(ATR) In part three of the interview with Olegario Vázquez Raña he talks about his Olympic life with Around the Rings correspondent Miguel Hernandez.
"My main flaw? Be very strict with the truth"
In just over a year Olegario Vázquez Raña will have the opportunity to enjoy life from the Olympic stands of Tokyo 2020.
The former president of the International Sport Shooting Federation says he will be there as a satisfied sportsman."My goal was to take shooting to the level of most important Olympic sports. I think I've left it at the highest it can go," he tells Around the Rings.
"Now new people are needed for new ideas," he says, referring to his successor from last November, new ISSF President Vladimir Lisin from Russia.
"I confess something. I often dream that I am still competing."
Tokyo 1964 ... Olegario’s best result from Tokyo, his Olympic debut, was 19th in the small caliber rifle, brother Abel finished 29th. The two brothers would go on to compete in other shooting events, with the most success at the Pan American Games.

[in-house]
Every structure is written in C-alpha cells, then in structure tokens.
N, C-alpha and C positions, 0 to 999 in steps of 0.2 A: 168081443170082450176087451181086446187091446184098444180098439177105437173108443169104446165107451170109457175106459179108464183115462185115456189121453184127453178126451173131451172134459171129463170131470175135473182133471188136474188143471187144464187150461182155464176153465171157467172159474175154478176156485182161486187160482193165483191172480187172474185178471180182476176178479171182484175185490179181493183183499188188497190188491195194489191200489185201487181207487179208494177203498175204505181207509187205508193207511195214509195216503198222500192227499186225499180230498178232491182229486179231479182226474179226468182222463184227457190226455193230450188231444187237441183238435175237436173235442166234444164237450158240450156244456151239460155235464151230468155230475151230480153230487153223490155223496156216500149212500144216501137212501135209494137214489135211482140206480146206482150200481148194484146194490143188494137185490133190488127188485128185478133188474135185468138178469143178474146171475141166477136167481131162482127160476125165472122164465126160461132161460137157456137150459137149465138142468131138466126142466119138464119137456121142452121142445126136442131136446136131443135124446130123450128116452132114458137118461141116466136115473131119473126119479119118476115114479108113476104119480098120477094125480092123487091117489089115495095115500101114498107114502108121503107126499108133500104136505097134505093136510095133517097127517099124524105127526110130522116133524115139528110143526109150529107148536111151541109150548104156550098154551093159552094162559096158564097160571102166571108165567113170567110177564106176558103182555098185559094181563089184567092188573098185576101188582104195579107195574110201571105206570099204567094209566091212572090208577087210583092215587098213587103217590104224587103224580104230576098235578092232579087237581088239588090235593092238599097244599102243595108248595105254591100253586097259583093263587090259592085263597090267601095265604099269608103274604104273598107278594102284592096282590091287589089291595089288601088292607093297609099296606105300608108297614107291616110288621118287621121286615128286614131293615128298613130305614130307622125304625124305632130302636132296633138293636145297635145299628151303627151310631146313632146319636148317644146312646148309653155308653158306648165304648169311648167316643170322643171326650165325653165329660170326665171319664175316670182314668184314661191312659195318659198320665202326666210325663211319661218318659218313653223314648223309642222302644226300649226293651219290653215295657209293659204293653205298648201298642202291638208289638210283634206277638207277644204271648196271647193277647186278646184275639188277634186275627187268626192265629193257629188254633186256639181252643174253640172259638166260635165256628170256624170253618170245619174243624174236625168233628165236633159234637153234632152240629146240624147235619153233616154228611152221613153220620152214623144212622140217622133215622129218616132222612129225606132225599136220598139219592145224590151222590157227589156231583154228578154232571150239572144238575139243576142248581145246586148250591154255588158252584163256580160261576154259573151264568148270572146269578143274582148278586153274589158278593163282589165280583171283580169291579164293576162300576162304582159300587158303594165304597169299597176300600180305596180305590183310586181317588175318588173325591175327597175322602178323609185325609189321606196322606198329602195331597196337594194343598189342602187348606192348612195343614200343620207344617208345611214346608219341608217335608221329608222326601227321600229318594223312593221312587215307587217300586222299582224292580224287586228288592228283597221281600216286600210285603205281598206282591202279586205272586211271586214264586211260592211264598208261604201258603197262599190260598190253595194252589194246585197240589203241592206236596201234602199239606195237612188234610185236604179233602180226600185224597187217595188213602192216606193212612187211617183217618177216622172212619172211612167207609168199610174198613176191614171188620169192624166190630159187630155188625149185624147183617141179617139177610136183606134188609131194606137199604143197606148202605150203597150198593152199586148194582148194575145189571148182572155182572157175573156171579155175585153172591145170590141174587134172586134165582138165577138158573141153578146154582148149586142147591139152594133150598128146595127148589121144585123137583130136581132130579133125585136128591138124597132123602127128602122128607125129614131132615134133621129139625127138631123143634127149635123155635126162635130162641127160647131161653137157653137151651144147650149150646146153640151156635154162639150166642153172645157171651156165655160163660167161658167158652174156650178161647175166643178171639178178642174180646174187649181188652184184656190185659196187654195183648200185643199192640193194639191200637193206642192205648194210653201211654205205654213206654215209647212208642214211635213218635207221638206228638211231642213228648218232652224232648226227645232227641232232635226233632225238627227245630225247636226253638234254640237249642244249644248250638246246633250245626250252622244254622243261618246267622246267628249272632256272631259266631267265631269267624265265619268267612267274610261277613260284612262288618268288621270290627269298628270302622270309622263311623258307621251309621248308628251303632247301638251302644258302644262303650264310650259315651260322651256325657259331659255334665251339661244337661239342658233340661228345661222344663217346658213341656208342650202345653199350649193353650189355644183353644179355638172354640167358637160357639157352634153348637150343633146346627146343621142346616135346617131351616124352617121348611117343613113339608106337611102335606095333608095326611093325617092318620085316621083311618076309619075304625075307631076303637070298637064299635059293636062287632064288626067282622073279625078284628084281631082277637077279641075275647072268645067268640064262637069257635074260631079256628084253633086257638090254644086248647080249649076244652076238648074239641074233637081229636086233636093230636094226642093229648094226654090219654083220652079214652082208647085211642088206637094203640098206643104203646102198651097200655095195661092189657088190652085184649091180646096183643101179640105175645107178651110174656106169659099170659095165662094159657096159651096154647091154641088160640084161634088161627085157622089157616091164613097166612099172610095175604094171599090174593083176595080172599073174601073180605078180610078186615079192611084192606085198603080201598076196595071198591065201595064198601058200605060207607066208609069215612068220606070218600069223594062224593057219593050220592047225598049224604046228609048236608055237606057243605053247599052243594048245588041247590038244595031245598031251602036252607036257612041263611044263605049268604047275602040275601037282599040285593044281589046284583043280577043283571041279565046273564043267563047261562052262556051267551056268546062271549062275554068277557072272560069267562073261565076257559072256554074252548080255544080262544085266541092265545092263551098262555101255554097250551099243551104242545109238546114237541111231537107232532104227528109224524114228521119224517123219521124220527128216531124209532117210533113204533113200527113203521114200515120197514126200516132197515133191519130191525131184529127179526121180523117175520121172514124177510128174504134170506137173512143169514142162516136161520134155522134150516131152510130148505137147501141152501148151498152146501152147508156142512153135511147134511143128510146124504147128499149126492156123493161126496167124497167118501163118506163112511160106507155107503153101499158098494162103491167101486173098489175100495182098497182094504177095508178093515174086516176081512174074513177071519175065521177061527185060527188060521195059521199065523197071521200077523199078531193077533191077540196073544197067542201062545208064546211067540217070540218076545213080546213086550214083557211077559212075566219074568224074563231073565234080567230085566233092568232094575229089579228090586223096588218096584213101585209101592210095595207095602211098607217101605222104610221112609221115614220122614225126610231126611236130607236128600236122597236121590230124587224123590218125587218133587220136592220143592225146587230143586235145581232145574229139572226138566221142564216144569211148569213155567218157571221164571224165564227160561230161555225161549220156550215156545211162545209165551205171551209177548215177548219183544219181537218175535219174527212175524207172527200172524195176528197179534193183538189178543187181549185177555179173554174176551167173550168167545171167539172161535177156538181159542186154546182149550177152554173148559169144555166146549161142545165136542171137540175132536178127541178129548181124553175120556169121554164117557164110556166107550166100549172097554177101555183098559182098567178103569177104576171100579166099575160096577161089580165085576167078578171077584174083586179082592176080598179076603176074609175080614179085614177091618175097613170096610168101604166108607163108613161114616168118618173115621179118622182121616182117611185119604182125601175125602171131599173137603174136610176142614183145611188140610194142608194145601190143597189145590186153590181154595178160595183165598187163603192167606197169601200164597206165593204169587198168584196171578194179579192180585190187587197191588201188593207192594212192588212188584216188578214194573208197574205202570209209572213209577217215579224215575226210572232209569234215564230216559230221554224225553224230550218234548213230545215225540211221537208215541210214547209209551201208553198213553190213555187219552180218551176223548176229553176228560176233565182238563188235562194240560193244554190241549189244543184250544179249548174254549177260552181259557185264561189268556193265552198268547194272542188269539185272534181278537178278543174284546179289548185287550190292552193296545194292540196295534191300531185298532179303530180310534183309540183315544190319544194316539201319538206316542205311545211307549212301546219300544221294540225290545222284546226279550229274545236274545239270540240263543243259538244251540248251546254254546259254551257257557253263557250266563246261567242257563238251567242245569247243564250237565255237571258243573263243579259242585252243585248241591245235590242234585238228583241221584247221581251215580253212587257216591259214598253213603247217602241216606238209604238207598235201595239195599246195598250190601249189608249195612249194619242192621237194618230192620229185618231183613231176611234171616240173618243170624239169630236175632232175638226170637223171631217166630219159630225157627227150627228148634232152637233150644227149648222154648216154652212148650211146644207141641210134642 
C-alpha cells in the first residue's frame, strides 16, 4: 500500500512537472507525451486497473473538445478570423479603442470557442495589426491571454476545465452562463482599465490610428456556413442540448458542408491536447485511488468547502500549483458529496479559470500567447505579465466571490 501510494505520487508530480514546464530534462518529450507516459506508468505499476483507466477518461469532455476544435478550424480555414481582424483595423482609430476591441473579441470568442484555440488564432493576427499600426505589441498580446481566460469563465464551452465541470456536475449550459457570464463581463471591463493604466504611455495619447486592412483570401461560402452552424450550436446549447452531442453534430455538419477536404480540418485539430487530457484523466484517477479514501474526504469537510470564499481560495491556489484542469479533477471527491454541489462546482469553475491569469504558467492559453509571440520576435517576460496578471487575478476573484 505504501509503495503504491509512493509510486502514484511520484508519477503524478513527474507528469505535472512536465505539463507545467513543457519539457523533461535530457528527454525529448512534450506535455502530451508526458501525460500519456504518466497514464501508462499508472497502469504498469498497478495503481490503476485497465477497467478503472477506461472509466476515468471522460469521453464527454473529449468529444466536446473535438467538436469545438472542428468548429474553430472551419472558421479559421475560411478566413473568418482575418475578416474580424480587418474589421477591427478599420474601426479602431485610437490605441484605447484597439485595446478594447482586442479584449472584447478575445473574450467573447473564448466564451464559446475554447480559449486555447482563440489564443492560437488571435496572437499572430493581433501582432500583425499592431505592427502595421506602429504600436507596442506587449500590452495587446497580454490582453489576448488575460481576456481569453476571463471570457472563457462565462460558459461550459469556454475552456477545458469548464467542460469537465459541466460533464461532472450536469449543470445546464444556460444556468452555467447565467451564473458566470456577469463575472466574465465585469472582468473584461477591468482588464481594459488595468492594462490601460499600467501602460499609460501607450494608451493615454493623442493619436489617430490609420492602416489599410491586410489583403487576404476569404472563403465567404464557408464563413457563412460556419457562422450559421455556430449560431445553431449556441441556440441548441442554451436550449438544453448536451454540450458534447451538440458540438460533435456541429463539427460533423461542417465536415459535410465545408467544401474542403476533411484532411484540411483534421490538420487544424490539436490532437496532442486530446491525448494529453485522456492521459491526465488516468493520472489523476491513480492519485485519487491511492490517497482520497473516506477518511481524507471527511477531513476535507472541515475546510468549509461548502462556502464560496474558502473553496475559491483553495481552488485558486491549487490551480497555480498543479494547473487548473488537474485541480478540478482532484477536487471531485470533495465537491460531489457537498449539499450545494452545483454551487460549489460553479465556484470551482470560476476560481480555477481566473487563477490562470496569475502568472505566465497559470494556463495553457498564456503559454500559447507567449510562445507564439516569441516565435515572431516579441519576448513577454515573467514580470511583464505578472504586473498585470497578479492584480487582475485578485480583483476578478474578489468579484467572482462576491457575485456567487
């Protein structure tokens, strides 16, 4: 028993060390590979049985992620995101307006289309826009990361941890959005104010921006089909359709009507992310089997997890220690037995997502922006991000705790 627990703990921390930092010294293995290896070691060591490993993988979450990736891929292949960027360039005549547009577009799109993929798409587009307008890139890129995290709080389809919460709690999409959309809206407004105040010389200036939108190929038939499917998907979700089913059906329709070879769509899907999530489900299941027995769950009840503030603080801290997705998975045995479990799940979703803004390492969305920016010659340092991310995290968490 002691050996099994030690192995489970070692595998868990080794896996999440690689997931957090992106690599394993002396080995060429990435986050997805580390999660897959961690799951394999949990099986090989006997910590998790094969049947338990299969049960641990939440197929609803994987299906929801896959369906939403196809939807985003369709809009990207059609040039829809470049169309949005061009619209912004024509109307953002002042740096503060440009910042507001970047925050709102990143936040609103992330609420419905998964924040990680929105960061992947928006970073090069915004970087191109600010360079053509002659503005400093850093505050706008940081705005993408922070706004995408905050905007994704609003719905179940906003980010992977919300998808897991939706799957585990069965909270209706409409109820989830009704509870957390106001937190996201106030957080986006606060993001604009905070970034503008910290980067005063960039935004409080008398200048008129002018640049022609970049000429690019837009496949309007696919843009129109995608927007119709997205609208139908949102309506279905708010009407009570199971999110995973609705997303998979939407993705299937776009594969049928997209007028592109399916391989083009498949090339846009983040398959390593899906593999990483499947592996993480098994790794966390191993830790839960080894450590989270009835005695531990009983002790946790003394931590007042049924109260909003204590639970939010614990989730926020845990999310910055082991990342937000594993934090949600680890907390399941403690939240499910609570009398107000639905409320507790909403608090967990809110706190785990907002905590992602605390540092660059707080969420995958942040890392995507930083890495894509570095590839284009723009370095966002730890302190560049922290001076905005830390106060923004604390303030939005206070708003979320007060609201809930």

Olegario won seven Pan Am medals.
For more than a decade he led world rankings, won medals in the Central American and Caribbean Games and in the Pan American Games. He established two world records as well as several national and continental records. But an Olympic medal would elude him after four Games.
His favorite moment may have come in Mexico City at the 1975 Pan Am Games. Olegario would give his country one of the nine gold medals of the Mexico team, in addition to a world record.
"That has been my happiest moment as an athlete," he tells ATR.
The truth of the relationship with his brother Mario
A year before his first Japanese Olympic experience with Abel, Olegario shared his debut in Pan American Games with his older brother, Mario. History confirms that the Vázquez Raña family has been an Olympic family.
On April 15, 1963 Olegario and Mario, both members of the national shooting team to the Pan Am Games in Sao Paulo, Brazil, took part in a ceremony with Mexican President Adolfo López Mateos.
No one imagined then that brothers Olegario and Mario would write an important page in national and international Olympic sport.
Both became members of the IOC. One ascended to the presidency of the ISSF. The other became president of the Association of National Olympic Committees and the Pan American Sports Organization. But despite the common bonds between the two brothers, media reports indicated Olegario and Mario had their differences.
"We always respect each other very much. But in sport we had totally different points of view," Olegario tells ATR.
Mario Vazquez Raña died in 2015.
"There were some disagreements between the two of us, but we always had the affection and respect as brothers," he says.